Sorry, but your weekend binge-watching plans are dead. Forewarned is forearmed: Conversations with Friends is a flop. Light a candle, grow out your fringe, bulk-buy some novels about intelligent women who are sad. The dream is over.
“Slow, solipsistic, and self-satisfied,” was how Nick Hilton, The Independent’s chief TV critic, described the show in his two-star review. “It is television designed to be watched out of the corner of your eye while scrolling through Instagram, peering in at strangers on two screens simultaneously.”
But… how can this be so? All the cool people know Conversations with Friends is Sally Rooney’s best novel. Plus, it was made by the team behind the tastefully horny adaptation of Normal People, a lockdown smash that made stars of Paul Mescal and Daisy Edgar-Jones. But this time round, it doesn’t look like the fervent devotion that made Rooney an instant literary star will transfer to the show. Unlike her gliding-along-like-a-swan writing, the show feels unsure of itself, maybe due to limp chemistry between the leads and some major casting misfires. Nick, played by Joe Alwyn, is described in the novel as someone who “looked like he could comfortably pick Melissa up under one arm and fend off interlopers with the other”. Here, he looks like a nervous man in a hostage situation.
Yet the signs that Rooney’s debut might struggle to translate to the screen were there all along; they cannot simply be blamed on Joe Alwyn’s accent, which appears to be based on Harold Bishop from Neighbours. Where Normal People was a love story that crackled on TV, working visually through yearning glances, coy smiles and, yes, all those arty sex scenes, Conversations with Friends is really a novel of intense interiority. That means that on screen we feel locked out. What made the characters relatable on the page now makes them look self-indulgent.
Ostensibly, it’s the story of how Frances and Bobbi, best friends, part-time spoken word poets and former lovers, inveigle their way into the lives of Nick and Melissa, an older married couple. But the real story here is of a young woman who is trying to test out her idea of herself as a person. Frances, our 21-year-old narrator, is always attempting to navigate the boundary between who she is now and who she wants to be.
We first meet her in a cab on her way to Melissa’s house with Bobbi, where she’s “already preparing compliments and certain facial expressions to make myself seem charming”. Later, after kissing Nick for the first time, she looks at Melissa and thinks she hates her: “I didn’t even know if I really hated her, but the words felt and sounded right.” The novel famously ends with her realisation that “you live through certain things before you understand them. You can’t always take the analytical position.”
That sense of immediacy, of being inside Frances’s head, is intensified by the conversations that happen by text. Rooney was the first novelist to really nail the way that millennials speak to one another online, and it’s still one of the things I love most about her writing (yes, even those lengthy email exchanges in Beautiful World, Where Are You). She gets how talking in a digital realm can be like endlessly whispering into your friend’s ear. Online, you discuss life and death while you’re walking to the bus, you can shift topic with zero manoeuvring, and you can concede difficult things without having to look someone in the eye. Everything is either amazing or awful.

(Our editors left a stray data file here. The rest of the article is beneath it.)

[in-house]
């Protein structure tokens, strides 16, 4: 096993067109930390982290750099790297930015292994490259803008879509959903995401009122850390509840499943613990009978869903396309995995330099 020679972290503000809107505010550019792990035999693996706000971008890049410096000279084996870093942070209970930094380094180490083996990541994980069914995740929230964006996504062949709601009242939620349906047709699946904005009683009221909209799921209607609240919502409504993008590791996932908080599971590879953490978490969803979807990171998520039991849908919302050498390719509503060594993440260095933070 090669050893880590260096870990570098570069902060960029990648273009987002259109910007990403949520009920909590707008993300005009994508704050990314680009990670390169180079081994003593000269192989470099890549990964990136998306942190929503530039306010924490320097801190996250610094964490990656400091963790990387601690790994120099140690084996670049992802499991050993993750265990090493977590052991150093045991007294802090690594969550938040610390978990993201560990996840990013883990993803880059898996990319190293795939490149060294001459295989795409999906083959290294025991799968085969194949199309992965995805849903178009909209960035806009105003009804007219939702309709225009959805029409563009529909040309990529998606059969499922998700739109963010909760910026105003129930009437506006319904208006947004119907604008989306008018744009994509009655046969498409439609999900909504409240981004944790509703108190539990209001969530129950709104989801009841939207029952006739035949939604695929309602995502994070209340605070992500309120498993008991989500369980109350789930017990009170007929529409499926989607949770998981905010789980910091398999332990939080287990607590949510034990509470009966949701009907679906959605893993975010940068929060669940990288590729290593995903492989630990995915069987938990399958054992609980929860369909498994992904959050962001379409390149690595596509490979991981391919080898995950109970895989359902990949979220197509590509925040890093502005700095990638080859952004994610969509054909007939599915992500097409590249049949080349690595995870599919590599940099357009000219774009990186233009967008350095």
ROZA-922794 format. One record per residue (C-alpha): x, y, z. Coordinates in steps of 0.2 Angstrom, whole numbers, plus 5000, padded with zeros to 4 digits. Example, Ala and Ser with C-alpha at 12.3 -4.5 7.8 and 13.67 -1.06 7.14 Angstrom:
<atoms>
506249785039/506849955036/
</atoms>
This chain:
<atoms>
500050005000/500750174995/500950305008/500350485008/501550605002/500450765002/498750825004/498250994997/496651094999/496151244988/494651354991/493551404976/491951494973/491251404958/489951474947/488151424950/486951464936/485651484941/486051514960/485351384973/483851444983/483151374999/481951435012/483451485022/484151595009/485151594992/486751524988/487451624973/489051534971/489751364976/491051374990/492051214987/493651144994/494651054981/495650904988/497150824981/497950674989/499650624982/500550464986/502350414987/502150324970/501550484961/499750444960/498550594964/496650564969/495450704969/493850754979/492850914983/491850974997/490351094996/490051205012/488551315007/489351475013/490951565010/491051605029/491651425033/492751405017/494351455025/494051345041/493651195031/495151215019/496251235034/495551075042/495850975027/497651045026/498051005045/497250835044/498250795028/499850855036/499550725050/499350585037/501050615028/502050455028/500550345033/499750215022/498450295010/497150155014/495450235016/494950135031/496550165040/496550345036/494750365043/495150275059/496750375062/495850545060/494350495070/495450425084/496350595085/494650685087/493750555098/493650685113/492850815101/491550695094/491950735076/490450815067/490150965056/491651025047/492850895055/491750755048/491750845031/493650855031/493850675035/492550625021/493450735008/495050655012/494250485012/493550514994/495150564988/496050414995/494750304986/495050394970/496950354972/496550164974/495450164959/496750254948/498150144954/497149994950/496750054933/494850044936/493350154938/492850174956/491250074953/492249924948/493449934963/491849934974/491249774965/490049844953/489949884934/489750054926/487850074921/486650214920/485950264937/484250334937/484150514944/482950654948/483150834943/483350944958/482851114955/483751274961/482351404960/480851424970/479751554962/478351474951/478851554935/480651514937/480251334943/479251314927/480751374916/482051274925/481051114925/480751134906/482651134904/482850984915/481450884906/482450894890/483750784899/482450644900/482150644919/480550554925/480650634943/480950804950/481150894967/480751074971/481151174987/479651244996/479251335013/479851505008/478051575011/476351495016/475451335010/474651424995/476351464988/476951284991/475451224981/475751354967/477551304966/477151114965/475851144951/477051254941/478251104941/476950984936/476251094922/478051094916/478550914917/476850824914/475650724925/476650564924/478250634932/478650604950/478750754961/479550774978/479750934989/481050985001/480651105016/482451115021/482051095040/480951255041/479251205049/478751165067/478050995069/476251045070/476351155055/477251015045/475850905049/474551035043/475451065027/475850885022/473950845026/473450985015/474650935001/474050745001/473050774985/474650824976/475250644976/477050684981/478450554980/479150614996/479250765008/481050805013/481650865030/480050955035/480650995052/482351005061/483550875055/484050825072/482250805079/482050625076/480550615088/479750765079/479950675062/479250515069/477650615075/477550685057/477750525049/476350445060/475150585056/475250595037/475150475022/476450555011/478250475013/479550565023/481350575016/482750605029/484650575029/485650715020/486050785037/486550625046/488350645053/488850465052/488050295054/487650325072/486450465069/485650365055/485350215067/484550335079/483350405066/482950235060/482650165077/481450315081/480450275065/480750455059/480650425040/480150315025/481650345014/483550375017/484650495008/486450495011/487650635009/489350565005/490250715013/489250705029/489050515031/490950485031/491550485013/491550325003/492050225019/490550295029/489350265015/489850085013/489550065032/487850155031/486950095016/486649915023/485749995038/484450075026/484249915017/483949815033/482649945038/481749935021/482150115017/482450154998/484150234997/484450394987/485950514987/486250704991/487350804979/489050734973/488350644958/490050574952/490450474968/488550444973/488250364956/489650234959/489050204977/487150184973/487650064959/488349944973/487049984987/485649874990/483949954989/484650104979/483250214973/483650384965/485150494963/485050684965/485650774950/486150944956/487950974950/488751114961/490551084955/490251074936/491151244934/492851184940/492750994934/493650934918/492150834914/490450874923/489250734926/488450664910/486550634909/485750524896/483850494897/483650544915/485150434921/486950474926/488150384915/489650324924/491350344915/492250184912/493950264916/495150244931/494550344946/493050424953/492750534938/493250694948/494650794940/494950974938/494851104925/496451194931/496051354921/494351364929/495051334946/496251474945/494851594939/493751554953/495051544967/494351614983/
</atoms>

Take my WhatsApp chat with my friend Sophie from when the novel was first published in 2017. Without saying hi, I sent her this: “You have to read this book I am reading. I am obsessed with it I just want to read it all the time.” When Sophie asked who it was by and I told her it was an Irish writer called Sally Rooney who was born in 1991, her reply was “f*** off 1991. That’s when I was born. Let me die.”
When Frances and Bobbi talk online, it’s a space for them to think – in one chat, they debate whether love is capitalist. When Frances messages Nick, she’s often testing out how to be bold, but is rarely vulnerable. The messages serve different functions in her quest to work out who she is, depending on who she’s talking with. On screen, of course, this doesn’t work. We must crane forward to feel included; we lose a layer of intimacy.
Last year, the online literary magazine LitHub published a piece suggesting that Rooney’s prose had spawned a new literary style. “The literature of the voice is dying. The literature of the pose has arrived,” wrote Stephen Marche. He suggested that Rooney is “the definitive writer of the pose”, a type of writing so neat and uncluttered as to be almost anonymous: “One never loses oneself in the writing. Rather, one admires, at a slight remove, the precision of the undertaking.”
It’s hard to argue with the fact that Rooney’s style has been almost oppressively influential. But watching Conversations with Friends fail on screen only made me think about my first encounter with her writing, and how her voice was so thrillingly distinctive. The fact that it’s flopped on screen makes one thing clear: the book has a voice, but the TV show is just a pose.